As a corollary to Prefer Not to Say's question about in-class activities, Dr. Virago asks:
And as a corollary to that, how do you do small group work without worrying that some kid on the other side of the room is saying something completely wacky and that the rest are agreeing with him/her?
I think that's the reason I like the reporting on the board aspect of the above activity that I described. If they record what the group has discussed, and if they record something wacky, it then gives me a way of talking about it that is not an assault on the wack job but also that allows me to correct the error for the whole class. It distances the bizarre reading from the individual and instead makes it be about everything that's on the board. Also, one can often find ways to use what other students have written to get students to realize that the wacky thing is wrong - I don't have to do the correcting at all - I just need to question them and push them based on what all of the groups have reported back.
Next, LaLecturess asks:
I'd like help (from the literary types) on how to switch things up on days when I'm just d-r-a-g-g-i-n-g my class through a passage that I think is important, but when they're not producing anything and they don't want to look at the language closely enough. [. . .] Other than calling on people at random one after another, or moving on to something else, or lecturing them on the importance of close-reading, does anyone have any good strategies?
Ok, this one I can answer much better than the poetry one, as my life is one of looking at passages that make students want to cry. Here are some strategies that I've used:
- Usually I tend to read the passage in its entirety first, aloud. This is a fine strategy to begin, but if they're not talking, the only way to fix it is to take the focus off of me reading and rambling. Thus, once I've read the passage, and if they are silent, I tend to...
- Have a student or students be the readers of portions of the passage - don't do it yourself. This takes the focus off of you, and it puts the ownership of the passage onto them. Standing toward the back of the room can help with this as well, designating a student to write people's comments on the board, and leading discussion from behind.
- Lead the discussion by focusing on very precise points in the passage. Ask questions, and don't be afraid of silence. Sometimes, silence means they're thinking. I think we English Professor Types forget that, as in graduate school we are trained to blab to prove that we are worthy of being there.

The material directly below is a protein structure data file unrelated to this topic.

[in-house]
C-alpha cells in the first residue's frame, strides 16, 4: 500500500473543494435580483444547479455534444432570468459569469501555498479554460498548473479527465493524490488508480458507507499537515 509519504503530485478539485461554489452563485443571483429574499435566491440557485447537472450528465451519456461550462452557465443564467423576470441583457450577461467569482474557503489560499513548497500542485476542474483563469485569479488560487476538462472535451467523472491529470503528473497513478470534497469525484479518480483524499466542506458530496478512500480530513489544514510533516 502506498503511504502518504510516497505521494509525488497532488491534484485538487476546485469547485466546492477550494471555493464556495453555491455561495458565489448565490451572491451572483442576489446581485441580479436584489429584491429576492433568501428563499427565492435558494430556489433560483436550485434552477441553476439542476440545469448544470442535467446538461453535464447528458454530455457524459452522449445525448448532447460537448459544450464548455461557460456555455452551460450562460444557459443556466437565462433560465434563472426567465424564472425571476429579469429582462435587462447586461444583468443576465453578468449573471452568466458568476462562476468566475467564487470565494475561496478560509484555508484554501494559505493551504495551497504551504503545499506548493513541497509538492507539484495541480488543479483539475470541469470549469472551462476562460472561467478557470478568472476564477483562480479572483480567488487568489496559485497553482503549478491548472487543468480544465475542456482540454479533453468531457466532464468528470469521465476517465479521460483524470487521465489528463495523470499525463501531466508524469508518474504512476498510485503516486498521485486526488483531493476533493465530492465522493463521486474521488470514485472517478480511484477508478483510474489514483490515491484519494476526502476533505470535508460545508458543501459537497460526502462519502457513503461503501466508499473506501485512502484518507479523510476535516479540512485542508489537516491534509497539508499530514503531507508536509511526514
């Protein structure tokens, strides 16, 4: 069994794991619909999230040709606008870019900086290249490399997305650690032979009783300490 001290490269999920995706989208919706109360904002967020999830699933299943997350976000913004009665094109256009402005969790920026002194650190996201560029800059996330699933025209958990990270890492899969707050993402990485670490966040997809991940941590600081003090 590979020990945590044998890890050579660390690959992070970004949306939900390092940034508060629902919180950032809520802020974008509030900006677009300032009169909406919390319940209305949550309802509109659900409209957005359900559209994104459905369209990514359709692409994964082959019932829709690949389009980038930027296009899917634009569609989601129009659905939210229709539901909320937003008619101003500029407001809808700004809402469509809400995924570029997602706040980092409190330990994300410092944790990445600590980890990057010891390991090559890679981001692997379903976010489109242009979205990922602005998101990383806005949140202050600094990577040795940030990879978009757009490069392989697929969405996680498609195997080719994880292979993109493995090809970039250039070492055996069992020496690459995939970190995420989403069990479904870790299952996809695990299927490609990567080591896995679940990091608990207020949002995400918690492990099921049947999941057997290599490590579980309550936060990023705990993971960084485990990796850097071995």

- If they're still not talking, try letting them free-write for five minutes in response to the passage without putting their names on their papers, and then doing this "round-robin" activity, where you move the class into a circle, and - kind of like in musical chairs - you have the students pass the papers around until you yell "stop" and then you call on somebody to read what is written on the paper in front of him/her. This means that nobody knows who wrote what, and it also means that you aren't calling somebody out by calling on him or her. It can get a little rowdy, but it has always worked for me.
- When all else fails, be the Mean Professor and tell them that you are disgusted by their lack of participation and that they should leave because you can't teach people who aren't engaged. This is the nuclear option, but sometimes they need a jolt to understand that they are responsible for getting the most out of the class that they can. Sometimes an "I've read this carefully before and so it makes no difference to me if we go through this. You, on the other hand, will be tested on this, so perhaps you have more of a reason to worry than I do, and I'm not here to spew information out at you for you to regurgitate it back" does wonders as well. You may make the more sensitive ones cry, and your evaluations may suffer, but sometimes the class is much better for it. Use at your own discretion.
Ok, those are all the thoughts I had. Any other thoughts in response to these questions? Any other lit-specific questions? Any idea what I should wear tonight? Because I'm wigging out just a wee bit about this whole d-a-t-e that is fixing to occur. At least writing this post did distract me for a bit....